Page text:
How can you keep your teen driver safe and teach them about the greatest risks on the road?
Having a teen driver hit the road is one of the scariest experiences a parent can face. You raised your child well, taught them how to drive and are confident in their driving skills. However, “Motor vehicle crashes are the leading cause of death for teens (15 to 18 years old) in the United States – ahead of all other types of injury, disease or violence” (trafficsafetymarketing.gov). This week, October 21st through 27th, is National Teen Driver Safety Week. Take this time to educate your teenager of the greatest risks they take when they get behind the wheel, included conversations surrounding alcohol, seat belt usage, distracted driving and monitoring speed. National Teen Driver Safety Week aims to raise awareness and prevent teen injuries and death on the road.
National Teen Driver Safety Week – what you need to know
National Teen Driver Safety Week began in 2007 after several traffic crashes occurred involving high school students from PA. Here are some important statistics that you can review with your teenager before they hit the open road.
Seat belt usage
According to the CDC, “teens as both passengers and drivers, have the lowest rate of seat belt use of any age group” (teendriversource.org). Buckling up is one of the most effective ways to stay safe in a car, to reduce injuries and ultimately save lives. It is important, as a parent, to set a good example for your teen by always buckling up, and to insist that they do the same. Before you put your car into drive, everyone should be conditioned to secure their seat belt. The car doesn’t move until everyone is belted up.
Some seat belt facts & figures:
- Seat belts, when used properly, can reduce the risk of a fatal injury by 45% and a critical injury by 50% (teendriversource.org).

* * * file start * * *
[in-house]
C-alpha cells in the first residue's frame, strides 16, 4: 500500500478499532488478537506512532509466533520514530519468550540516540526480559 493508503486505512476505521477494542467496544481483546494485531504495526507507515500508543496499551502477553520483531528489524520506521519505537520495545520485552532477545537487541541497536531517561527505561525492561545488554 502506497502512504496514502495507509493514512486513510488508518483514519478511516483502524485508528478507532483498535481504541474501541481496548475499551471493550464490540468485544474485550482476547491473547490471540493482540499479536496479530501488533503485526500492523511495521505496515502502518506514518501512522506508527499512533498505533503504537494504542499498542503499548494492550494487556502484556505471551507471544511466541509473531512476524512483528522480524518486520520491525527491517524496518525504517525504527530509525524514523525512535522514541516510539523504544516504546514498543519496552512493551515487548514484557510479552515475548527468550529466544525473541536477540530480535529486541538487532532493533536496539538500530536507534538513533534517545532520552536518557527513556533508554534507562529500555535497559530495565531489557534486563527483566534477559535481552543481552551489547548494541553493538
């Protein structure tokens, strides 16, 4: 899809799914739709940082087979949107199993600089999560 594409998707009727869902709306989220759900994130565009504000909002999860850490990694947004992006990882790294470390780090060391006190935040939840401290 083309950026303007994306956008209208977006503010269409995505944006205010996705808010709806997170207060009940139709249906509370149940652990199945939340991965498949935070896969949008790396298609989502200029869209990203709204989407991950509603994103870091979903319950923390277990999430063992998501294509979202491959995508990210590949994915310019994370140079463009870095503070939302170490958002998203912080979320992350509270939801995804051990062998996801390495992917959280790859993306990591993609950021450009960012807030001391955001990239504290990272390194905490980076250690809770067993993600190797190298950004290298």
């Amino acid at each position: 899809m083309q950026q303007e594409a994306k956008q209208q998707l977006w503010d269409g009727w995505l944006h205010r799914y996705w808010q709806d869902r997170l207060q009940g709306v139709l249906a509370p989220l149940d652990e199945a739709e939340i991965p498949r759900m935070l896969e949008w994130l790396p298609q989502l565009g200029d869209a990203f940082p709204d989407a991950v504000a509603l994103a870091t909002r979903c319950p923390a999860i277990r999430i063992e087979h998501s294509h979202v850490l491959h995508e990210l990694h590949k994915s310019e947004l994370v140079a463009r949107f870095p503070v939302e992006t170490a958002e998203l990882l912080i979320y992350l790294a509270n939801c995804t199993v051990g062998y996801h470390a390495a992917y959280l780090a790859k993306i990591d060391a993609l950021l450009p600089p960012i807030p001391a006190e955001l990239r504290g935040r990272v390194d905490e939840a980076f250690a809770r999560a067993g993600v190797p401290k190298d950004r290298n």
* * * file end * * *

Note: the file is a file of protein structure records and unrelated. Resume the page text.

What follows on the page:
- Buckling up is the single most effective thing you can do to protect yourself. From 2004 to 2008, seat belts saved over 75,000 lives (buckleupillinois.org).
- In 2015, 6.1% of teens reported rarely or never wearing a seat belt, a 20% decrease since 1991 (teendriversource.org).
Being a distracted driver is so much more than texting and driving. As a teen, everything can act as a distraction. Snacks in the car, additional passengers, loud music and cell phones can all be dangerous, especially for young, inexperienced drivers who need to fully focus on the road. Distracted drivers are more than just a threat to themselves, they are a danger to everyone on or near the road. It is important to act as a good example for your teen by not answering the phone in the car, and limiting outside distractions.
Check out Julianne’s blog on distracted driving for additional ways to mitigate in-vehicle distractions.
There is no excuse for underage drinking. Your teen should never get behind the wheel after having a single drink or taking any drugs. According to the CDC, “high school students drive intoxicated approximately 2.4 million times every month. Underage drivers are 17% more likely to be involved in a fatal car crash with alcohol in their system” (scramsystems.com). More than 1/3 of fatal motor vehicle crashes among individuals between ages 16 and 20 involved alcohol.
However, there is some good news regarding underage drinking. Since 1991, the percentage of teens in high school who drink and drive has decreased by roughly 54% (cdc.gov).
Speed can kill
Speed kills. “Speeding increases the distance needed to be able to stop a car, while reducing reaction time to avoid a potential collision” (teendriversource.org). In fact, 21% of serious crashes where teen driver error was the cause, occurred from traveling too fast for the road conditions.
Retired Sergeant Hank Kula is a member of the L-Tron Law Enforcement support team. He believes that teens should understand speed as the distance they are traveling per second, versus in miles per hour. “Teach your teen that when they are going 70 miles per hour, they are traveling at 102 feet per second. This means that in 1 second they would travel more than the entire length of a basketball court!”
You can get involved with National Teen Driver Safety Week. Visit the Teen Driver Source website for additional links, media links and ways to show your support.
Questions? Interested in learning more about L-Tron & roadside safety?
Get in touch with the L-Tron team.